Ukraine’s State Emergency Service said more than 2,000 civilians have died, though it was impossible to verify the claim. The U.N. human rights office said it had recorded the deaths of 136 civilians, including 13 children, in Ukraine since the Feb. 24 start of the invasion.
The EU Commission said Wednesday that it will give temporary residence permits to refugees fleeing the violence and allow them study and work in the 27-nation bloc. The move would need the approval of member states, but they've already expressed broad support for the idea.
U.N condemnation and war crimes investigation
The U.N. General Assembly voted Wednesday to demand that Russia stop its offensive in Ukraine and withdraw all troops, with nations from world powers to tiny island states condemning Moscow. The vote was 141 to 5, with 35 abstentions. It came after the 193-member assembly convened its first emergency session since 1997.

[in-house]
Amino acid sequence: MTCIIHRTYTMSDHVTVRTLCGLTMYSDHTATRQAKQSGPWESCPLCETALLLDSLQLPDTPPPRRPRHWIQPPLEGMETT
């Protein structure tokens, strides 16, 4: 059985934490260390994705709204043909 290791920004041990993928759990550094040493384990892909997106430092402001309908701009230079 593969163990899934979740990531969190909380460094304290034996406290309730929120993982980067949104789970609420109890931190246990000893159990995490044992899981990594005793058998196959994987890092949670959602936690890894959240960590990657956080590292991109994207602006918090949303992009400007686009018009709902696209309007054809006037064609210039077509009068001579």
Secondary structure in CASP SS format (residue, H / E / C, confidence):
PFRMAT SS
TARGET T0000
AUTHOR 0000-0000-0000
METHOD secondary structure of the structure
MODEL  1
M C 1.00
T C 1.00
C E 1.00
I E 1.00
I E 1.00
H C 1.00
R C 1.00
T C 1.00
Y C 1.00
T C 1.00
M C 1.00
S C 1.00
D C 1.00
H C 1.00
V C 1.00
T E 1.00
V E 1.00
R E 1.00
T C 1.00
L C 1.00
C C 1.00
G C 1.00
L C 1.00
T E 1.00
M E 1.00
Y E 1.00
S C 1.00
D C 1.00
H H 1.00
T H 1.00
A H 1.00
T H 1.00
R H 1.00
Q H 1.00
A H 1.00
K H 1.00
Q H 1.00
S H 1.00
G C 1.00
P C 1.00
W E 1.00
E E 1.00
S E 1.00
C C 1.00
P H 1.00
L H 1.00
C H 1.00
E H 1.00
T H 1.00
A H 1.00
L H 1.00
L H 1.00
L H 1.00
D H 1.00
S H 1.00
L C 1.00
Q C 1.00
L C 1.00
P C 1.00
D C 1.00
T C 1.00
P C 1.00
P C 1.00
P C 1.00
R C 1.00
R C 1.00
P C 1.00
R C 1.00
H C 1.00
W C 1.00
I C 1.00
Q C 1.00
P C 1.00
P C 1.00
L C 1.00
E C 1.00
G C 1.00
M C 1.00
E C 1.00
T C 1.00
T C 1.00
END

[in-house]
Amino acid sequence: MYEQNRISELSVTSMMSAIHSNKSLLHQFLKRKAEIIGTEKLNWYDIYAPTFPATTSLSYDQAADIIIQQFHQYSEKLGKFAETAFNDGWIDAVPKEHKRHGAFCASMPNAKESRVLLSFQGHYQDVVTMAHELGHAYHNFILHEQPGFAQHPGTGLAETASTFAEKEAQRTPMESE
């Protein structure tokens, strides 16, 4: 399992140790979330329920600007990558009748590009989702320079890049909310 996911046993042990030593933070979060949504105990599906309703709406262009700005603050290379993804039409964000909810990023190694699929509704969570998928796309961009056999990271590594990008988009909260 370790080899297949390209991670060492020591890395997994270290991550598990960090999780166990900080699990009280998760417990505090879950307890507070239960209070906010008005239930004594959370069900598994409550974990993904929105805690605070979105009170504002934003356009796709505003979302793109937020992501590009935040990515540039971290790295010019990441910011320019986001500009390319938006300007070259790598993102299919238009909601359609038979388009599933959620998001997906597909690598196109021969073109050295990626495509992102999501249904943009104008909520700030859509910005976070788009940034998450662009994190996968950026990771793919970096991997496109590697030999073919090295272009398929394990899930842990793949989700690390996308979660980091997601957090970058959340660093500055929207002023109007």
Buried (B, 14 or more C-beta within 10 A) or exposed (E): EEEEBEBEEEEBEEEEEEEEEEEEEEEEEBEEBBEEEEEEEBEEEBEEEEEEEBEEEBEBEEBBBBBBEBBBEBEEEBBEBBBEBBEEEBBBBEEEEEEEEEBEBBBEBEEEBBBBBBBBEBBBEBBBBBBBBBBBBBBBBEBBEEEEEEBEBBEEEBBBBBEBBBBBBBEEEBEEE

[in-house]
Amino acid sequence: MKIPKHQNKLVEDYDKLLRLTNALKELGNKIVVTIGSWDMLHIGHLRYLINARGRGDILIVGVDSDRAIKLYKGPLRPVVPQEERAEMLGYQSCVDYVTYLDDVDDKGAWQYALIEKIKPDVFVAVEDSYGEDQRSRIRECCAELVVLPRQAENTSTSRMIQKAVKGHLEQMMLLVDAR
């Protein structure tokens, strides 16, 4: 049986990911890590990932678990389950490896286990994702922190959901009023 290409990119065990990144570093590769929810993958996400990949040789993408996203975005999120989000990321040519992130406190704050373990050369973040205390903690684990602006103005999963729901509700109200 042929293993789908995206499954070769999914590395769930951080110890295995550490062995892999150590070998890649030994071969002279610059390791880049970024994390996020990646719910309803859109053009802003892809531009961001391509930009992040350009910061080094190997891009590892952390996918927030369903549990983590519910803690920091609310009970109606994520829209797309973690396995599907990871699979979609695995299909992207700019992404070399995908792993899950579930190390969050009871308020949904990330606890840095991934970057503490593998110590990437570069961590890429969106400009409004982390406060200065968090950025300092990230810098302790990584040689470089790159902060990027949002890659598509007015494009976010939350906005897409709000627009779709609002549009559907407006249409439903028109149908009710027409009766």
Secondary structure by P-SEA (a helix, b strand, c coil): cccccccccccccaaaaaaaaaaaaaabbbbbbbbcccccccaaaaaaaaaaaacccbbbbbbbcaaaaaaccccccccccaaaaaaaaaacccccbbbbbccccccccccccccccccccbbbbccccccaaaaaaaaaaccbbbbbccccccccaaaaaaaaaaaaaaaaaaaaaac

Assembly resolutions aren’t legally binding, but they do have clout in reflecting international opinion. The resolution deplored Russia’s "aggression" against Ukraine "in the strongest terms" and demanded an immediate halt to Moscow’s use of force and the immediate and complete withdrawal of all Russian forces.
Meanwhile, the International Criminal Court’s prosecutor opened an investigation Wednesday into possible war crimes, crimes against humanity or genocide in Ukraine dating back to 2013 but also covering the current conflict.
Prosecutor Karim Khan said he launched the probe after 39 of the court’s member states requested an investigation, a process known as a referral.
Are the sanctions hurting Russia?
Russia has found itself increasingly isolated, hit by sanctions that have thrown its economy into turmoil and left the country practically friendless, apart from China, Belarus and a few other countries.